Cinematography Tutorial: Following The Three-Second Rule
Your shot may look good on camera, but is it good enough for the editing suite? Save yourself (or your editor) some frustration with the three-second rule.
As an editor, the one problem that drives me up the wall is footage that wasn’t captured for the edit. These are the shots captured only to look good on camera, rather than contributing to a fully assembled movie. So how do you avoid this? Is there a secret ingredient for successful coverage? Is there a special time frame for capturing golden footage? Have no fear — the answer is yes!
Let me introduce you to a method I like to call the three-second rule. It’s a game-changing rule that I follow on nearly every shoot. The rule is this: the shooter (cinematographer, camera op, etc.) captures golden footage that lasts for at least three seconds. This is three seconds of uninterrupted, smooth, usable beauty. If the three seconds of coverage is hindered by anything, then it doesn’t count as usable golden footage. That means no jitters on the tripod, no guy looking down the lens off in the distance, or nobody waving at your camera during the wedding thinking you’re the photographer. You need to capture clean and clear footage for a minimum of three seconds. That’s it. In this video, let me show you what I mean, and why.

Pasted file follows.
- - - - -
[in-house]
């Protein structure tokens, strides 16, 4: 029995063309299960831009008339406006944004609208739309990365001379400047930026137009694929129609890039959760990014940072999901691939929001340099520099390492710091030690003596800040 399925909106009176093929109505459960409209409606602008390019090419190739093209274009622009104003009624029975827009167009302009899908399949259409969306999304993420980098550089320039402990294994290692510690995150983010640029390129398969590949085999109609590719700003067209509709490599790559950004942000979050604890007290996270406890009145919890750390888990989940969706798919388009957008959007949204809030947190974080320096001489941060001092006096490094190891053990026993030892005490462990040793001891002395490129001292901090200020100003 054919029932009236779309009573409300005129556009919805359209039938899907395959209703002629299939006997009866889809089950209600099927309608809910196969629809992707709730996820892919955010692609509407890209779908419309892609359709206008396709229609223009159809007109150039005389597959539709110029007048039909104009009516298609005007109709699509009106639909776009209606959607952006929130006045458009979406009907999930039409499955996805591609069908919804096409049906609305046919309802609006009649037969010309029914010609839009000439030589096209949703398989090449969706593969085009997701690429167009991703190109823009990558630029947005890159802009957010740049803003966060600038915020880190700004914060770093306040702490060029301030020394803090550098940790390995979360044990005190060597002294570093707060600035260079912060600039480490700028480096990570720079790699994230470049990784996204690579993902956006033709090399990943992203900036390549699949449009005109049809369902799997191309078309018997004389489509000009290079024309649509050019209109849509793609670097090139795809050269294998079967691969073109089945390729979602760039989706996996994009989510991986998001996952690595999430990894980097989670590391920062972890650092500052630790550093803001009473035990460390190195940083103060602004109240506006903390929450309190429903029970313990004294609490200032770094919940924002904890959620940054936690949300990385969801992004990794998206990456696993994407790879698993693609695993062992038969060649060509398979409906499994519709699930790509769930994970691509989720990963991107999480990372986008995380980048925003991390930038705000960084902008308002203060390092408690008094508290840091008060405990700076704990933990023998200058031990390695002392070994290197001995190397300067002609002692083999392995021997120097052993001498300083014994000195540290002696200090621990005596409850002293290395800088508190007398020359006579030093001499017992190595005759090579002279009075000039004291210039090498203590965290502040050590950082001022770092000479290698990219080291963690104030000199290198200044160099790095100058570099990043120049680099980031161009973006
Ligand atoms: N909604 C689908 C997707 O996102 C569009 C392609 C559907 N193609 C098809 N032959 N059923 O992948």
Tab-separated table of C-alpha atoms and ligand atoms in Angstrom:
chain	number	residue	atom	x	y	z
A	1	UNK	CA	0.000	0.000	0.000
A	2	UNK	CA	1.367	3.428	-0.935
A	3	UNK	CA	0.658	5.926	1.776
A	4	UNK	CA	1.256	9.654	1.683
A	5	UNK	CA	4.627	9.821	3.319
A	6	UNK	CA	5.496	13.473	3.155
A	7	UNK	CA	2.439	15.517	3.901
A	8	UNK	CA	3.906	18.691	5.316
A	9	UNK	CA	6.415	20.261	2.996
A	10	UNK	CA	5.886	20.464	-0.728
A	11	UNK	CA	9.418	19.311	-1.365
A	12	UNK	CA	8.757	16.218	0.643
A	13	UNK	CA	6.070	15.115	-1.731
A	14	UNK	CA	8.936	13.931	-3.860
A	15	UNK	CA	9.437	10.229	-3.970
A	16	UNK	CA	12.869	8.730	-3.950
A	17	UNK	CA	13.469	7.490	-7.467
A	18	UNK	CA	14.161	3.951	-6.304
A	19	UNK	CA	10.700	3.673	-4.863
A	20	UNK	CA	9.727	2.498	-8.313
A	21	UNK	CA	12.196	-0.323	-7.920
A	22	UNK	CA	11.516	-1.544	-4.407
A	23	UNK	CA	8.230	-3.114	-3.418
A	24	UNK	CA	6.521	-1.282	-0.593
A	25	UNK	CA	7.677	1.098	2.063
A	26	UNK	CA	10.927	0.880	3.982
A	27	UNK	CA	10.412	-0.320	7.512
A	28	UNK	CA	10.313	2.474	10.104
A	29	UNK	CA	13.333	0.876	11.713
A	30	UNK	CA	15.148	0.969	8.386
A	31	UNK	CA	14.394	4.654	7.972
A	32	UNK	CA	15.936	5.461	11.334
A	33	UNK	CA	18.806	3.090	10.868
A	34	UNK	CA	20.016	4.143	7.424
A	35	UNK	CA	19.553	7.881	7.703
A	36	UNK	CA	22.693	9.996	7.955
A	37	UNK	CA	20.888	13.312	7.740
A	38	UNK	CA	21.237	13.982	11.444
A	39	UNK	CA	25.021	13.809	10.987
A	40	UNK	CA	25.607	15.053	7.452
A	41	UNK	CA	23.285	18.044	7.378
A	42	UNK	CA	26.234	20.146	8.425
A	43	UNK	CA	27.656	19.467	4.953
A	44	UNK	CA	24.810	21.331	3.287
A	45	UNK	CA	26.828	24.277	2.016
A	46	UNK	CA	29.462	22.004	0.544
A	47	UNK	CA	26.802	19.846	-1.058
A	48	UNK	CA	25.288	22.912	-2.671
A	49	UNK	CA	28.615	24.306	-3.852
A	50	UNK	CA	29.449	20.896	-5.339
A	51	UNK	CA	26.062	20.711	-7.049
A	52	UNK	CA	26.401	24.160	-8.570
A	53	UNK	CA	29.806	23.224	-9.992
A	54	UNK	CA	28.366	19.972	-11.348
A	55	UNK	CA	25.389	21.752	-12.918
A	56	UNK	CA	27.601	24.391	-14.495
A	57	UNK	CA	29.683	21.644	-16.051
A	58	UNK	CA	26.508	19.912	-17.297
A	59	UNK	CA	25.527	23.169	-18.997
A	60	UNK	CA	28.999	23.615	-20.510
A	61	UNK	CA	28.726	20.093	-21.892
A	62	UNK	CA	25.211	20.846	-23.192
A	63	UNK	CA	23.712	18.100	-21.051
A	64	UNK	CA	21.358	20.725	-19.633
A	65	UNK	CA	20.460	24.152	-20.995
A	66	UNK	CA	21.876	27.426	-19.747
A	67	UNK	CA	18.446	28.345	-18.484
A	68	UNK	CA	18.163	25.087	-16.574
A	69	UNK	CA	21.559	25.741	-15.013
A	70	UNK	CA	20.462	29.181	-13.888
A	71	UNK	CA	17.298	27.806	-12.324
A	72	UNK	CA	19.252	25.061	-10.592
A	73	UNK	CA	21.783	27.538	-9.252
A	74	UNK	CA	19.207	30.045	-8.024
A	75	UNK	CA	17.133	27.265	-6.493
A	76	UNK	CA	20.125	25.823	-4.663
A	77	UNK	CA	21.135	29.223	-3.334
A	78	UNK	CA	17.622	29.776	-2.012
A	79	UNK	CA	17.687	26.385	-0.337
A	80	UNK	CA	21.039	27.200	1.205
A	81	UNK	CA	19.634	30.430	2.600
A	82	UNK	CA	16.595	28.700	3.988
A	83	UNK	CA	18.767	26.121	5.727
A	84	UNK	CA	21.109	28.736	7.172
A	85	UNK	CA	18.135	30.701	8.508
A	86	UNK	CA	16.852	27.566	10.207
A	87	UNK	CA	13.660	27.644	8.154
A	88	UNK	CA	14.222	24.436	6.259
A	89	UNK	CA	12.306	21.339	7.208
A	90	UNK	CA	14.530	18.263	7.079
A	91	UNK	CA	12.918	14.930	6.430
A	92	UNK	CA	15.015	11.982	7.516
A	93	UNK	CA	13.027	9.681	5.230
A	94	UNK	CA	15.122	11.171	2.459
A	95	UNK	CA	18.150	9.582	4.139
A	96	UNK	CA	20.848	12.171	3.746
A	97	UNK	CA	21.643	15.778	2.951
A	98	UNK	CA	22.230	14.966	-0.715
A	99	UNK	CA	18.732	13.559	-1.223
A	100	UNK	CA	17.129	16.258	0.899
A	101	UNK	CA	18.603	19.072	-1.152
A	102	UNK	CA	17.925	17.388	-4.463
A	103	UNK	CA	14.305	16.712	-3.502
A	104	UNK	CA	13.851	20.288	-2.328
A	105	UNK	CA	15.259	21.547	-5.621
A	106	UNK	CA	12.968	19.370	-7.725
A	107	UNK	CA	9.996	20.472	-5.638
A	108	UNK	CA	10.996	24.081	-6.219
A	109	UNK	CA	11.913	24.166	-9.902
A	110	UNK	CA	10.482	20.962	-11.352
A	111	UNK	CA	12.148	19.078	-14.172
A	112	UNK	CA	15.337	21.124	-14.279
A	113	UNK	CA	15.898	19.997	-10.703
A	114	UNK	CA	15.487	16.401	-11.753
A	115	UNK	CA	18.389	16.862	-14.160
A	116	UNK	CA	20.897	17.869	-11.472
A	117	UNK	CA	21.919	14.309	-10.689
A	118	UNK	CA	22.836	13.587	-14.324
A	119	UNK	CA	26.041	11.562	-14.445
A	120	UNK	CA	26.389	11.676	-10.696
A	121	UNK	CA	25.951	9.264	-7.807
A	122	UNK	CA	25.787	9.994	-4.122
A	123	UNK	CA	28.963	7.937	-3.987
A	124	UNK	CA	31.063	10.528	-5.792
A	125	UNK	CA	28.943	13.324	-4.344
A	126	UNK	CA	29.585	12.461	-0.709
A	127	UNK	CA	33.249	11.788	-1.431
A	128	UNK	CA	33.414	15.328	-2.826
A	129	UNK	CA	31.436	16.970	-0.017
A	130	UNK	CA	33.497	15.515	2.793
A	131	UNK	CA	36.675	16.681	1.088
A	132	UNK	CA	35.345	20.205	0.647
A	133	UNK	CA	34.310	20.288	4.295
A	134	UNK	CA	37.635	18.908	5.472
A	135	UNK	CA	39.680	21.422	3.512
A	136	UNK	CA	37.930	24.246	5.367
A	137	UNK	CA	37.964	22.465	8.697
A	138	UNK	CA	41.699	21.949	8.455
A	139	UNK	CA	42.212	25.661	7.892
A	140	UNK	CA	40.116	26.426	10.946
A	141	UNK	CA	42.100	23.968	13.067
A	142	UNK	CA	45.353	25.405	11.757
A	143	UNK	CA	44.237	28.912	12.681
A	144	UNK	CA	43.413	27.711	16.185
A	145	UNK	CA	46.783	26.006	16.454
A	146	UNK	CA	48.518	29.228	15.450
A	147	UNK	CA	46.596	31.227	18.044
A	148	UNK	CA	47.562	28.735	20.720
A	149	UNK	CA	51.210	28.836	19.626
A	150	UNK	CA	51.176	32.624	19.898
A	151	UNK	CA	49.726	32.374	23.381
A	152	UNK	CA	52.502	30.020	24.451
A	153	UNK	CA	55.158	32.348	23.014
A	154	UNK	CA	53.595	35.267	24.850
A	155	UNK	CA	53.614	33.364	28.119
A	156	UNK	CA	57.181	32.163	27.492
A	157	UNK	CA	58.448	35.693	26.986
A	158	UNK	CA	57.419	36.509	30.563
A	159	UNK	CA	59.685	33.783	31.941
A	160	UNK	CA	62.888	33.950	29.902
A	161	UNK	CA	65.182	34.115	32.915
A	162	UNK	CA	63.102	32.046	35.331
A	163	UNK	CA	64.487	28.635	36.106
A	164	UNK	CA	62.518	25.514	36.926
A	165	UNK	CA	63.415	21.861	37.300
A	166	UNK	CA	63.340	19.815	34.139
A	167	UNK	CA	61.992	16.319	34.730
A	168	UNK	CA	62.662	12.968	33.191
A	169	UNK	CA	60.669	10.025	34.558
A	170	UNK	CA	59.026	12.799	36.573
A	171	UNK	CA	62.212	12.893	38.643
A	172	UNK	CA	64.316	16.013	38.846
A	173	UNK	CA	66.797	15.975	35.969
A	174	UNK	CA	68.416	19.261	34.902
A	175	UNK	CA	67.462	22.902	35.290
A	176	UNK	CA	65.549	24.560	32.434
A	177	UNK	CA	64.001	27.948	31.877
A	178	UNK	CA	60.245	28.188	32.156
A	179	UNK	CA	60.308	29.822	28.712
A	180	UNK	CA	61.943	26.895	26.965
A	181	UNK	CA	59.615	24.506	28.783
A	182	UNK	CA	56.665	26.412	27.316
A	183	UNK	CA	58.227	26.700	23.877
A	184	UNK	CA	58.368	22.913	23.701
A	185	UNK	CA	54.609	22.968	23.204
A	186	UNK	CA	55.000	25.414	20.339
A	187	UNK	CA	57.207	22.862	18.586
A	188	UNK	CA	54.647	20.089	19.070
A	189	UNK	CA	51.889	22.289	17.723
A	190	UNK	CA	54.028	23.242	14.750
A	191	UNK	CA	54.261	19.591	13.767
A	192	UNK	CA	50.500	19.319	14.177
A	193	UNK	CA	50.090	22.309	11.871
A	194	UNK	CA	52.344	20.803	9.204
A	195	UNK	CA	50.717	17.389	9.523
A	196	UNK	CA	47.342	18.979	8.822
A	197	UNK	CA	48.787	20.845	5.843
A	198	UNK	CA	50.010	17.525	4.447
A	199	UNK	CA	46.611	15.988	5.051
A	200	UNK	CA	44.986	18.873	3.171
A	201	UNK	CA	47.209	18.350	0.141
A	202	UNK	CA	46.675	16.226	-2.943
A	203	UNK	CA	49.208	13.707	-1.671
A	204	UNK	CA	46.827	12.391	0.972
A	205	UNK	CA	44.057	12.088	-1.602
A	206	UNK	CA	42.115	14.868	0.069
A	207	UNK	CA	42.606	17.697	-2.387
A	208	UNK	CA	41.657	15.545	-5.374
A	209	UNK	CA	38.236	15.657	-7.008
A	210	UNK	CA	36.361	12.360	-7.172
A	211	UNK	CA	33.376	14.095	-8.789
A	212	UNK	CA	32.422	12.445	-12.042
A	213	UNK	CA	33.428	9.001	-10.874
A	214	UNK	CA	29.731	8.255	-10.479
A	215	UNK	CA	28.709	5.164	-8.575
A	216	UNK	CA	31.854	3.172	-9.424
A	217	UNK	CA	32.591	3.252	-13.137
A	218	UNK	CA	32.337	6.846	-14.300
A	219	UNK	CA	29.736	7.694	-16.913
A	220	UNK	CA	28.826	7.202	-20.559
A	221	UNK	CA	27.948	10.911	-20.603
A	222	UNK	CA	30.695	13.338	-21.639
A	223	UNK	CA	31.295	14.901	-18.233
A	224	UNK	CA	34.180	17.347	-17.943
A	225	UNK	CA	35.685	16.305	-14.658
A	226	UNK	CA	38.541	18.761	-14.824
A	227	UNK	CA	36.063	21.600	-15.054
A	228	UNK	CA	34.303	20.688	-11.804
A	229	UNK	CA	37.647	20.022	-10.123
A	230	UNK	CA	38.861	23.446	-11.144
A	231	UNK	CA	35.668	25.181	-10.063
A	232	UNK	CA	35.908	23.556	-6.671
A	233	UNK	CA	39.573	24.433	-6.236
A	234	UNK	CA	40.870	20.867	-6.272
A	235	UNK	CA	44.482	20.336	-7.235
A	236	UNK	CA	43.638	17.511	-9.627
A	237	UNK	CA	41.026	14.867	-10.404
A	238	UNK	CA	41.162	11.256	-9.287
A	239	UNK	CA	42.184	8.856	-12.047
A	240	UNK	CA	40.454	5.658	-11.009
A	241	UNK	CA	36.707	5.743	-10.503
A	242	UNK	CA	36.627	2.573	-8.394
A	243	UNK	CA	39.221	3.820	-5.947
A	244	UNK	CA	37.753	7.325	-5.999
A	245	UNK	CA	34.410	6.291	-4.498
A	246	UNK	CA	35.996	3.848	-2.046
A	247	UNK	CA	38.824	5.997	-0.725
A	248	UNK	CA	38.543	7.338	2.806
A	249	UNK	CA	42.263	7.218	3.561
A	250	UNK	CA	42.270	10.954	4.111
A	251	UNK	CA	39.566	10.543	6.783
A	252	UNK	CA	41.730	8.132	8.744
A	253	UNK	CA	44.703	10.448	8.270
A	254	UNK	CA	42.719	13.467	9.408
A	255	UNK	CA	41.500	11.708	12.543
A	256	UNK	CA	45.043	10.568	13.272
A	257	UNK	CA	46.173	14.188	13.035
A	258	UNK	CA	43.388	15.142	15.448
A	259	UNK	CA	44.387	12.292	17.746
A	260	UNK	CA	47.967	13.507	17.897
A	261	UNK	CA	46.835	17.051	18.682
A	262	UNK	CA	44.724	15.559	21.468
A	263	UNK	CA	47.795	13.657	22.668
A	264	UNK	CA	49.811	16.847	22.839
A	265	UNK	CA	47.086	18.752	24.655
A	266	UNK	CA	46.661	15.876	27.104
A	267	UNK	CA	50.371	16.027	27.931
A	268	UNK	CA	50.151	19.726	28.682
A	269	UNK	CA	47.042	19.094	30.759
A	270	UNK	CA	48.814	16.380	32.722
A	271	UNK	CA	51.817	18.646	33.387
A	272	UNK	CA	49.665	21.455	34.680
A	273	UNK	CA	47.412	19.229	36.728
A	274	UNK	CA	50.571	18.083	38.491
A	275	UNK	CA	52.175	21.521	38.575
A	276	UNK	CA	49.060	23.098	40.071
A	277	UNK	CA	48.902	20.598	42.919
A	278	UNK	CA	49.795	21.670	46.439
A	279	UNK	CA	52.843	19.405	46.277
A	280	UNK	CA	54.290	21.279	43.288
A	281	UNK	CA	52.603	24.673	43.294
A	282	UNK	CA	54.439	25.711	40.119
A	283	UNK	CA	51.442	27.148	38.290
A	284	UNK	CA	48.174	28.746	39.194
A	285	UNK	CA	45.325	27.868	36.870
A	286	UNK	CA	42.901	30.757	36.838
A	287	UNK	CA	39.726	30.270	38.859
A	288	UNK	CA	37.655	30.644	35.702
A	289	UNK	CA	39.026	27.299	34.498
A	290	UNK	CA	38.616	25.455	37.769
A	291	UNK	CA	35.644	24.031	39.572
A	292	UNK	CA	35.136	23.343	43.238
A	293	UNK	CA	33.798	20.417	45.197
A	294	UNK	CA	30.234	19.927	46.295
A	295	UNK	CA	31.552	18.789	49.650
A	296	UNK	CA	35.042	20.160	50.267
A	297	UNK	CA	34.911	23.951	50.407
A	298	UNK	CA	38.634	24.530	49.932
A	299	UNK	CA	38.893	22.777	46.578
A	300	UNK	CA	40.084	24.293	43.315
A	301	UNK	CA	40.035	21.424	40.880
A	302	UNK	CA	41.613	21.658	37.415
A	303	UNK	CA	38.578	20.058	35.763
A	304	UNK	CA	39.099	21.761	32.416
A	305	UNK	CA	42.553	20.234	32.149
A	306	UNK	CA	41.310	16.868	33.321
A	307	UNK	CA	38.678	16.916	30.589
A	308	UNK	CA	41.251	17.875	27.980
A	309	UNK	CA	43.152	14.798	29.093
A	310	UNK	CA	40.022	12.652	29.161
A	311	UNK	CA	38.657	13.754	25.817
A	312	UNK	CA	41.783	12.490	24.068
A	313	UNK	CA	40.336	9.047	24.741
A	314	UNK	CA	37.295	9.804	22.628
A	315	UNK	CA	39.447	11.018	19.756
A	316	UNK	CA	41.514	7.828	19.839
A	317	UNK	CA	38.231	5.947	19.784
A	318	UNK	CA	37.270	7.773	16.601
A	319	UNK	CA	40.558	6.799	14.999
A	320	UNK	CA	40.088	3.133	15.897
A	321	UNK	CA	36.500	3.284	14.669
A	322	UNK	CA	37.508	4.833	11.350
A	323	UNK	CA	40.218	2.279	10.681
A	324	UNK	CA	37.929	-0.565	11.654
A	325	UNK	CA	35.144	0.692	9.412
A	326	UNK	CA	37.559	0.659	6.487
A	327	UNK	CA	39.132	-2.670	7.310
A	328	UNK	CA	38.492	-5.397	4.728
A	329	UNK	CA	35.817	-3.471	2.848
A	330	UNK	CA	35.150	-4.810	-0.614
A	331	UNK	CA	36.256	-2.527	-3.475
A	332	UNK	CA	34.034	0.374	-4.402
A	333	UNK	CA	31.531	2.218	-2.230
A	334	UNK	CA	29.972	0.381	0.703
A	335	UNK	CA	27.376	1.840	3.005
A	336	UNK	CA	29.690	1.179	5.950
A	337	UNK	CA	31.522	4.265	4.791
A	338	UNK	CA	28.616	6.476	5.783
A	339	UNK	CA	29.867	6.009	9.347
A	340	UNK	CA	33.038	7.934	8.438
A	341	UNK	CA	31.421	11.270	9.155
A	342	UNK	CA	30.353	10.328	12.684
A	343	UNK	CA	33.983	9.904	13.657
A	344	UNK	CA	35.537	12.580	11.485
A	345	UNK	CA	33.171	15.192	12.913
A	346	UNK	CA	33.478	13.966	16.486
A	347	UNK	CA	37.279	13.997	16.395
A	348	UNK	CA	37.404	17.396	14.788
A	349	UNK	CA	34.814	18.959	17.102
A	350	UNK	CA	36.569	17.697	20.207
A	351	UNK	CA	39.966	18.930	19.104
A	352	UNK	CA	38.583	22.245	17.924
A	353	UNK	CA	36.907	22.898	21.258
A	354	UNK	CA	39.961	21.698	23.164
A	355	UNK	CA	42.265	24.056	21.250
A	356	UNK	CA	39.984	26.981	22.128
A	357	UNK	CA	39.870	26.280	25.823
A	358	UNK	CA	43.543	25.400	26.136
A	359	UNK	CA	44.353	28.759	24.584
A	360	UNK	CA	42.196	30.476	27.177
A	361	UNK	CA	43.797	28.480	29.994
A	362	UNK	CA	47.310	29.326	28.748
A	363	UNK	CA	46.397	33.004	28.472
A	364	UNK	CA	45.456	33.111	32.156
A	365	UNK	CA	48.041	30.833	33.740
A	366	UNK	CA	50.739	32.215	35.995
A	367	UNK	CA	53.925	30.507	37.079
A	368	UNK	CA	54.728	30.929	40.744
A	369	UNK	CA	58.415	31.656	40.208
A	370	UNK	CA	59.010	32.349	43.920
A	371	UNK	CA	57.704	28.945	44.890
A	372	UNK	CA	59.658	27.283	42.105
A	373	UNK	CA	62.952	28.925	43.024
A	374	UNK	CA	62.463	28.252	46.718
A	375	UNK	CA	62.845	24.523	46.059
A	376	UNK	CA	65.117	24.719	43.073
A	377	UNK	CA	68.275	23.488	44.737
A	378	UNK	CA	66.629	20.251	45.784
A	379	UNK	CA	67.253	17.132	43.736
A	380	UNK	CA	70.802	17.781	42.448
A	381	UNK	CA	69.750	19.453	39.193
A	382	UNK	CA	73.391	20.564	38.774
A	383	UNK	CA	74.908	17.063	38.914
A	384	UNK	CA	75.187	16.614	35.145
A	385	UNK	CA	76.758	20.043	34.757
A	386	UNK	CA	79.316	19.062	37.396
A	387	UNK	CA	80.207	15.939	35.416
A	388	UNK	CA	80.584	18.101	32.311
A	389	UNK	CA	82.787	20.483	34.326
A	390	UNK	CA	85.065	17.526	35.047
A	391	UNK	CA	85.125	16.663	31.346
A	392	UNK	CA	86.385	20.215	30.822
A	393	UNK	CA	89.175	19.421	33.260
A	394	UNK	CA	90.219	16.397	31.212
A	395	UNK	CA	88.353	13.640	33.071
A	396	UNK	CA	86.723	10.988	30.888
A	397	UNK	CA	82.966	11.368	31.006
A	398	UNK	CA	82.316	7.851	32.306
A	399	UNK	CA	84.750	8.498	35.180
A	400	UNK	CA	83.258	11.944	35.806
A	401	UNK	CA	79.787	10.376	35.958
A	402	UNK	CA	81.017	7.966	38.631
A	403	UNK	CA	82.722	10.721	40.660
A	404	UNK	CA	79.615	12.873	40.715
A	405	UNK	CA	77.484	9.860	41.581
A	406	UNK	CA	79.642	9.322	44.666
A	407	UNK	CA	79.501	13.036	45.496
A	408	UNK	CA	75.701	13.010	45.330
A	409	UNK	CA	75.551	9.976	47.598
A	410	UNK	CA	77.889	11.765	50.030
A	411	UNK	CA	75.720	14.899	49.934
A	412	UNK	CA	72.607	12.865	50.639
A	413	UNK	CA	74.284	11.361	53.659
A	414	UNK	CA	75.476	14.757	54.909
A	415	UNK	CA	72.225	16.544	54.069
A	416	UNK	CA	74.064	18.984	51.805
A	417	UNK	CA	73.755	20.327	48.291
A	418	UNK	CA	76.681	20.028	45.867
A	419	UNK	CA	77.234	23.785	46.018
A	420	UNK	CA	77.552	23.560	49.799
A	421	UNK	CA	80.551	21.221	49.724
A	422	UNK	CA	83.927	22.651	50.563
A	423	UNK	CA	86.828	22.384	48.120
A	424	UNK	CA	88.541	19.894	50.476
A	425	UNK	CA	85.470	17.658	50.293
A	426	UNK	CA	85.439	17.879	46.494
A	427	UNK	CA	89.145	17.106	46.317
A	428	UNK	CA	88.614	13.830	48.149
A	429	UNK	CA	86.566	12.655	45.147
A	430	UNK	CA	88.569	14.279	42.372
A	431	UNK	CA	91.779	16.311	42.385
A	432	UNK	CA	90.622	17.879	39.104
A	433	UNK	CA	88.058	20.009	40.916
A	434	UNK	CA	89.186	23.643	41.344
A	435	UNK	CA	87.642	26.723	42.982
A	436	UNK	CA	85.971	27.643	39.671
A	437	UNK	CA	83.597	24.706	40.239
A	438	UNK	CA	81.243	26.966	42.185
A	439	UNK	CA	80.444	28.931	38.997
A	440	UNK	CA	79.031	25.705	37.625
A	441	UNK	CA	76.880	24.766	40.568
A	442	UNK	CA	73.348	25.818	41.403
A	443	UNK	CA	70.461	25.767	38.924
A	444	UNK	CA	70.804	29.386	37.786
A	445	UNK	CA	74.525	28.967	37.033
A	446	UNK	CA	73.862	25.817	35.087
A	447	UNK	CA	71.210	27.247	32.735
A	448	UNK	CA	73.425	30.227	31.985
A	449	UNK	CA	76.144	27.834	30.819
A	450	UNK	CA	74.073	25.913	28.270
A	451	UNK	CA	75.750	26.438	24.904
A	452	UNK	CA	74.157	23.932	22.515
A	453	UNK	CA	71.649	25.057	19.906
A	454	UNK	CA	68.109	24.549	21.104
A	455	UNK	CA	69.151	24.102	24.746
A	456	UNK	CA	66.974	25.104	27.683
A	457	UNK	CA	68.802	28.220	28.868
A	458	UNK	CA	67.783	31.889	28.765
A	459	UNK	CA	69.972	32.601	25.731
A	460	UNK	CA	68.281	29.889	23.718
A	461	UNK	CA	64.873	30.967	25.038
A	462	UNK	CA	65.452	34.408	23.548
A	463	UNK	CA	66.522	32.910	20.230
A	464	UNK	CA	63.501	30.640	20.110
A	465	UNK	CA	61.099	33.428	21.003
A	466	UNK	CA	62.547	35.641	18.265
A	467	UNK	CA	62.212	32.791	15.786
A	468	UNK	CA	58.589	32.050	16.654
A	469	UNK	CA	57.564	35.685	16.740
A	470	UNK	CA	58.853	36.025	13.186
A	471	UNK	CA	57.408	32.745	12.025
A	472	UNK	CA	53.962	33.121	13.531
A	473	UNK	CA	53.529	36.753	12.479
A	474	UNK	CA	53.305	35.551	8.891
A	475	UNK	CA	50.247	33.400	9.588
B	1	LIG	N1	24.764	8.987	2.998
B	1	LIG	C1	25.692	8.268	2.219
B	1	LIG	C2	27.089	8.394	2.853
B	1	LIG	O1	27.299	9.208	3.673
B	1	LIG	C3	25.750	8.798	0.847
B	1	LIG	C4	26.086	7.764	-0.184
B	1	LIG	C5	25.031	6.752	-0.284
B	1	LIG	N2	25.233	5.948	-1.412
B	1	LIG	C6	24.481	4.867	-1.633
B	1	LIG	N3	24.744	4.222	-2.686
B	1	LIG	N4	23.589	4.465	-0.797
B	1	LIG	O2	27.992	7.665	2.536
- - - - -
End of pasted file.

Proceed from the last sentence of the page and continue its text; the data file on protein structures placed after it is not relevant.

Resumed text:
Beyond Three Seconds?
I’m sure you’re saying to yourself, “Zach, what about five seconds or how about even ten? The more footage the better, right?”
If you’ve got the shot, then you’ve got the shot. There’s no need to capture ten seconds if the editor is only going to use three. Usable data will get burned, and more importantly, time will get wasted during the shoot. As an editor, I’d rather have variety then pointless duration. If you want to play it safe, I recommend capturing gold for seven seconds max. Again, make sure it’s gold! If the seven seconds is garbage, then film it until you have something usable — just remember chances are the editor is only going to use three seconds.
When This Rule Doesn’t Apply
While the three-second rule is dynamite for a vast majority of edits, there are some projects that might need coverage that lasts longer. My recommendation is to talk to the editor and director before filming a single second of coverage. That way you can determine the style and motivation.
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